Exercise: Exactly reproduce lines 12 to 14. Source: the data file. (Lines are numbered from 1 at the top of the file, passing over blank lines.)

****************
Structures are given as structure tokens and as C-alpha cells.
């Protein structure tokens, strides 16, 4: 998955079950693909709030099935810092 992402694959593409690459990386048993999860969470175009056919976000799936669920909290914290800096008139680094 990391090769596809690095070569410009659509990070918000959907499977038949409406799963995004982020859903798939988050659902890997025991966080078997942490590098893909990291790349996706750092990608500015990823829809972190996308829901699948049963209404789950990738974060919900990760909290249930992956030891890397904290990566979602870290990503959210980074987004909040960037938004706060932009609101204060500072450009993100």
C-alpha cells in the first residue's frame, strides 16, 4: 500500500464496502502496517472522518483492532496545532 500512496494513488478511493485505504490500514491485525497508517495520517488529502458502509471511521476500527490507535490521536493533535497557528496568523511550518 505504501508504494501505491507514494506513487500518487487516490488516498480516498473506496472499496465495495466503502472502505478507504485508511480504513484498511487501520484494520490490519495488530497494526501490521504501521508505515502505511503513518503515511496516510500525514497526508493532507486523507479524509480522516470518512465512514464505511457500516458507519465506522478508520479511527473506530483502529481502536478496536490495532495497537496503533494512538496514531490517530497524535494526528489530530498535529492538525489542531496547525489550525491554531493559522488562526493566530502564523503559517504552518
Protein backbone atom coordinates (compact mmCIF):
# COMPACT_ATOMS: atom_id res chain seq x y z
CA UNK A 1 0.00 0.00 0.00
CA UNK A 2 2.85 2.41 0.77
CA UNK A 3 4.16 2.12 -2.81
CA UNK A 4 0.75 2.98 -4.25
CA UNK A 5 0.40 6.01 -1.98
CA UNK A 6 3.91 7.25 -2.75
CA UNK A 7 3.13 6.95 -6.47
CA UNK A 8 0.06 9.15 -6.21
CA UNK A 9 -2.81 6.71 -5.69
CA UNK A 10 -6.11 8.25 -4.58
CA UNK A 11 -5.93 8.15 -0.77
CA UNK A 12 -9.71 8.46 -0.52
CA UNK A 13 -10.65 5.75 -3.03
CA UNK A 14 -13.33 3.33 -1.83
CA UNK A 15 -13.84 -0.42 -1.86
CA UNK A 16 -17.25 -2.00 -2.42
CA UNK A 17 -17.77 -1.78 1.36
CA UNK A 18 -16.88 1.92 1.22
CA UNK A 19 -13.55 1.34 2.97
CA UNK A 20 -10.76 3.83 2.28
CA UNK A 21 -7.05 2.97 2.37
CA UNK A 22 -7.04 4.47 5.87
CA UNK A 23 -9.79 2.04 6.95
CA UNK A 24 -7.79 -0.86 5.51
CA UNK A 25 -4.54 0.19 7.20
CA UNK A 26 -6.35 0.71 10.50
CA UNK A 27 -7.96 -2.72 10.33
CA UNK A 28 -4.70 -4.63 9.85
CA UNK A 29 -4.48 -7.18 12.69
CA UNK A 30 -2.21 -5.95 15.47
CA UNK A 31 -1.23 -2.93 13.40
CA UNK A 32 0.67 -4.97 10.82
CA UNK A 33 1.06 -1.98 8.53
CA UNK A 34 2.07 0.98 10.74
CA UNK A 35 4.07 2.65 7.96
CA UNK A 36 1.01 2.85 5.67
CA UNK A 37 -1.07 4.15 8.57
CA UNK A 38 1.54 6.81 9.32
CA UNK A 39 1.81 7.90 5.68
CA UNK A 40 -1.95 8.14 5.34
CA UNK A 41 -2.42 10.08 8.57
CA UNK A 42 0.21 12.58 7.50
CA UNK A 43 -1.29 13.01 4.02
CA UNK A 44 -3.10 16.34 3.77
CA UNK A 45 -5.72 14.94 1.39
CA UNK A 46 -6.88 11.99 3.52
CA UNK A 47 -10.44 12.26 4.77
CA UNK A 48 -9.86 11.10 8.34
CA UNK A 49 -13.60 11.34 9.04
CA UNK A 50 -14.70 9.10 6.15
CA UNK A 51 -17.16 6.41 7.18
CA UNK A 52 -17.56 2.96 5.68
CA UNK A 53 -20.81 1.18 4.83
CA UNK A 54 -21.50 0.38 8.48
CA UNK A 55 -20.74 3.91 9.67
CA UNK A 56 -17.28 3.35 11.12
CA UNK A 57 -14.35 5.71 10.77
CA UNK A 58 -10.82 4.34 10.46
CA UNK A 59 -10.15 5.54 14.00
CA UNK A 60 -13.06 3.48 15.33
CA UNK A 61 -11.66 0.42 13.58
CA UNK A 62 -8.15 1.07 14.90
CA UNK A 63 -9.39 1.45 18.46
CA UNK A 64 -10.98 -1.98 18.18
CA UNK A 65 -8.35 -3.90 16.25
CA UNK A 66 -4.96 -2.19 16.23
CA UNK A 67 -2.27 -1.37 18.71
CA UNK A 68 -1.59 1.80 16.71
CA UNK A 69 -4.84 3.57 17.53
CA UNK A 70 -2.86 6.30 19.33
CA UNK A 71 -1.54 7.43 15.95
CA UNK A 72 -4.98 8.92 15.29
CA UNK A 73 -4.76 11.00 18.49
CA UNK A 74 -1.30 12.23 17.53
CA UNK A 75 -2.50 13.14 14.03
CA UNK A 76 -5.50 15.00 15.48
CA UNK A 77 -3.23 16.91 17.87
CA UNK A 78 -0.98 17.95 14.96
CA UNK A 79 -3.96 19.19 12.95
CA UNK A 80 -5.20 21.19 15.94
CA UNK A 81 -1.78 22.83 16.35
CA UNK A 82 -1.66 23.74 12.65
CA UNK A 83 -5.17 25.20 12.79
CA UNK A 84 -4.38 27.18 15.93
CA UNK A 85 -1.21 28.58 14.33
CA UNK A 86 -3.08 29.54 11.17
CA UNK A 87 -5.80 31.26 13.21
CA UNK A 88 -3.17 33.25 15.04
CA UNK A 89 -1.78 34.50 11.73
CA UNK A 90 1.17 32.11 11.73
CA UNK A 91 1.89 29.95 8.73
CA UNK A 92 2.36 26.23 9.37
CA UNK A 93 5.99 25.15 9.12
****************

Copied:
CA UNK A 7 3.13 6.95 -6.47
CA UNK A 8 0.06 9.15 -6.21
CA UNK A 9 -2.81 6.71 -5.69